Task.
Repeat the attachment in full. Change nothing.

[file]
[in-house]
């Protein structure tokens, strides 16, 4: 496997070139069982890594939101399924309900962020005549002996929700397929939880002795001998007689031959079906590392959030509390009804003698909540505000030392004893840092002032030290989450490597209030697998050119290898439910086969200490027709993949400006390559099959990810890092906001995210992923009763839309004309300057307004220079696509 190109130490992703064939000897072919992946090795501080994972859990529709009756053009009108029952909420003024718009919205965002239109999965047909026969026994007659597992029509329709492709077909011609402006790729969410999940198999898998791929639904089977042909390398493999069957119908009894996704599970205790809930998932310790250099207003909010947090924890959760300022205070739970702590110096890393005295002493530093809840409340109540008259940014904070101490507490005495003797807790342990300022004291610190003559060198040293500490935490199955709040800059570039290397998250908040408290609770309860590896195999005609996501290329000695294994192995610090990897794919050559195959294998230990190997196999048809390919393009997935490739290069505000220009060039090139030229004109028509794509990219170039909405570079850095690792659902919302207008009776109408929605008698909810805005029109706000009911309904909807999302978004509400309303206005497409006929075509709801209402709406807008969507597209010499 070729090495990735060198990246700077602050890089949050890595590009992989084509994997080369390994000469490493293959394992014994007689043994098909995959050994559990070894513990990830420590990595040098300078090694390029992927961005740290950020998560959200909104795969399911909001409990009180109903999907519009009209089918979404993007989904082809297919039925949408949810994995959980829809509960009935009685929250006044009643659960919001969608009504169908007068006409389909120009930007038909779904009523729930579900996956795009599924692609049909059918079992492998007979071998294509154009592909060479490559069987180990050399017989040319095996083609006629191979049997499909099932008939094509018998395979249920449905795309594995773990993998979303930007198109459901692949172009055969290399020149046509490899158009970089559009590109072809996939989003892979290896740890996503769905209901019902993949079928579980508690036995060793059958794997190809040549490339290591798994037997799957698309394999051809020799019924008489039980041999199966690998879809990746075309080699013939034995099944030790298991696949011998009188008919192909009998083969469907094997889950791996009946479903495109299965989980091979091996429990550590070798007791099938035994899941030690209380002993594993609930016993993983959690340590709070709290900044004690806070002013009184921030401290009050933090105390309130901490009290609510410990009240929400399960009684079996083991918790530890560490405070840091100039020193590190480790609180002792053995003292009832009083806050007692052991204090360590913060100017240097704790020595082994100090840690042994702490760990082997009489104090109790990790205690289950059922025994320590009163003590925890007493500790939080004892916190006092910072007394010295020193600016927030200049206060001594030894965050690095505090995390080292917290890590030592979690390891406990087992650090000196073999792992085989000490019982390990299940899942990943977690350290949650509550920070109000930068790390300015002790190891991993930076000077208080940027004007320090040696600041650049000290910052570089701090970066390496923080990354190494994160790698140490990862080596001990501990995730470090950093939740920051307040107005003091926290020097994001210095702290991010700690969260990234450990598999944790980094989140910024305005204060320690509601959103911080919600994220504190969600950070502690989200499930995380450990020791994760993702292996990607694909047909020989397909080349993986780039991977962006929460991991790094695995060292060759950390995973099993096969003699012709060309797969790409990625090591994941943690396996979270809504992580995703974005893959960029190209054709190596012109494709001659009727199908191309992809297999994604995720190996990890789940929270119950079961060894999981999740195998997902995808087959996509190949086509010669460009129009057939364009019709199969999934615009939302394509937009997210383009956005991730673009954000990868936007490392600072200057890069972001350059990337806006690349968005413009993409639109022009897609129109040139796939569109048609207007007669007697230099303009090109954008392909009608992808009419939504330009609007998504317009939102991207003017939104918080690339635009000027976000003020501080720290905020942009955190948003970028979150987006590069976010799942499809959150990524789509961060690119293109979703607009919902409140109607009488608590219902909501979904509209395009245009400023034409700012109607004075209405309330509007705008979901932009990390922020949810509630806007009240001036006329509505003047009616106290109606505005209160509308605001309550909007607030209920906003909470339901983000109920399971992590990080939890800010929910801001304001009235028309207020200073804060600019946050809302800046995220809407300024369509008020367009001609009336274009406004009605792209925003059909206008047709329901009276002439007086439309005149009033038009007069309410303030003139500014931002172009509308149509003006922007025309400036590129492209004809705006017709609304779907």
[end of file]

[in-house]
């Protein structure tokens, strides 16, 4: 496997070139069982890594939101399924309900962020005549002996929700397929939880002795001998007689031959079906590392959030509390009804003698909540505000030392004893840092002032030290989450490597209030697998050119290898439910086969200490027709993949400006390559099959990810890092906001995210992923009763839309004309300057307004220079696509 190109130490992703064939000897072919992946090795501080994972859990529709009756053009009108029952909420003024718009919205965002239109999965047909026969026994007659597992029509329709492709077909011609402006790729969410999940198999898998791929639904089977042909390398493999069957119908009894996704599970205790809930998932310790250099207003909010947090924890959760300022205070739970702590110096890393005295002493530093809840409340109540008259940014904070101490507490005495003797807790342990300022004291610190003559060198040293500490935490199955709040800059570039290397998250908040408290609770309860590896195999005609996501290329000695294994192995610090990897794919050559195959294998230990190997196999048809390919393009997935490739290069505000220009060039090139030229004109028509794509990219170039909405570079850095690792659902919302207008009776109408929605008698909810805005029109706000009911309904909807999302978004509400309303206005497409006929075509709801209402709406807008969507597209010499 070729090495990735060198990246700077602050890089949050890595590009992989084509994997080369390994000469490493293959394992014994007689043994098909995959050994559990070894513990990830420590990595040098300078090694390029992927961005740290950020998560959200909104795969399911909001409990009180109903999907519009009209089918979404993007989904082809297919039925949408949810994995959980829809509960009935009685929250006044009643659960919001969608009504169908007068006409389909120009930007038909779904009523729930579900996956795009599924692609049909059918079992492998007979071998294509154009592909060479490559069987180990050399017989040319095996083609006629191979049997499909099932008939094509018998395979249920449905795309594995773990993998979303930007198109459901692949172009055969290399020149046509490899158009970089559009590109072809996939989003892979290896740890996503769905209901019902993949079928579980508690036995060793059958794997190809040549490339290591798994037997799957698309394999051809020799019924008489039980041999199966690998879809990746075309080699013939034995099944030790298991696949011998009188008919192909009998083969469907094997889950791996009946479903495109299965989980091979091996429990550590070798007791099938035994899941030690209380002993594993609930016993993983959690340590709070709290900044004690806070002013009184921030401290009050933090105390309130901490009290609510410990009240929400399960009684079996083991918790530890560490405070840091100039020193590190480790609180002792053995003292009832009083806050007692052991204090360590913060100017240097704790020595082994100090840690042994702490760990082997009489104090109790990790205690289950059922025994320590009163003590925890007493500790939080004892916190006092910072007394010295020193600016927030200049206060001594030894965050690095505090995390080292917290890590030592979690390891406990087992650090000196073999792992085989000490019982390990299940899942990943977690350290949650509550920070109000930068790390300015002790190891991993930076000077208080940027004007320090040696600041650049000290910052570089701090970066390496923080990354190494994160790698140490990862080596001990501990995730470090950093939740920051307040107005003091926290020097994001210095702290991010700690969260990234450990598999944790980094989140910024305005204060320690509601959103911080919600994220504190969600950070502690989200499930995380450990020791994760993702292996990607694909047909020989397909080349993986780039991977962006929460991991790094695995060292060759950390995973099993096969003699012709060309797969790409990625090591994941943690396996979270809504992580995703974005893959960029190209054709190596012109494709001659009727199908191309992809297999994604995720190996990890789940929270119950079961060894999981999740195998997902995808087959996509190949086509010669460009129009057939364009019709199969999934615009939302394509937009997210383009956005991730673009954000990868936007490392600072200057890069972001350059990337806006690349968005413009993409639109022009897609129109040139796939569109048609207007007669007697230099303009090109954008392909009608992808009419939504330009609007998504317009939102991207003017939104918080690339635009000027976000003020501080720290905020942009955190948003970028979150987006590069976010799942499809959150990524789509961060690119293109979703607009919902409140109607009488608590219902909501979904509209395009245009400023034409700012109607004075209405309330509007705008979901932009990390922020949810509630806007009240001036006329509505003047009616106290109606505005209160509308605001309550909007607030209920906003909470339901983000109920399971992590990080939890800010929910801001304001009235028309207020200073804060600019946050809302800046995220809407300024369509008020367009001609009336274009406004009605792209925003059909206008047709329901009276002439007086439309005149009033038009007069309410303030003139500014931002172009509308149509003006922007025309400036590129492209004809705006017709609304779907």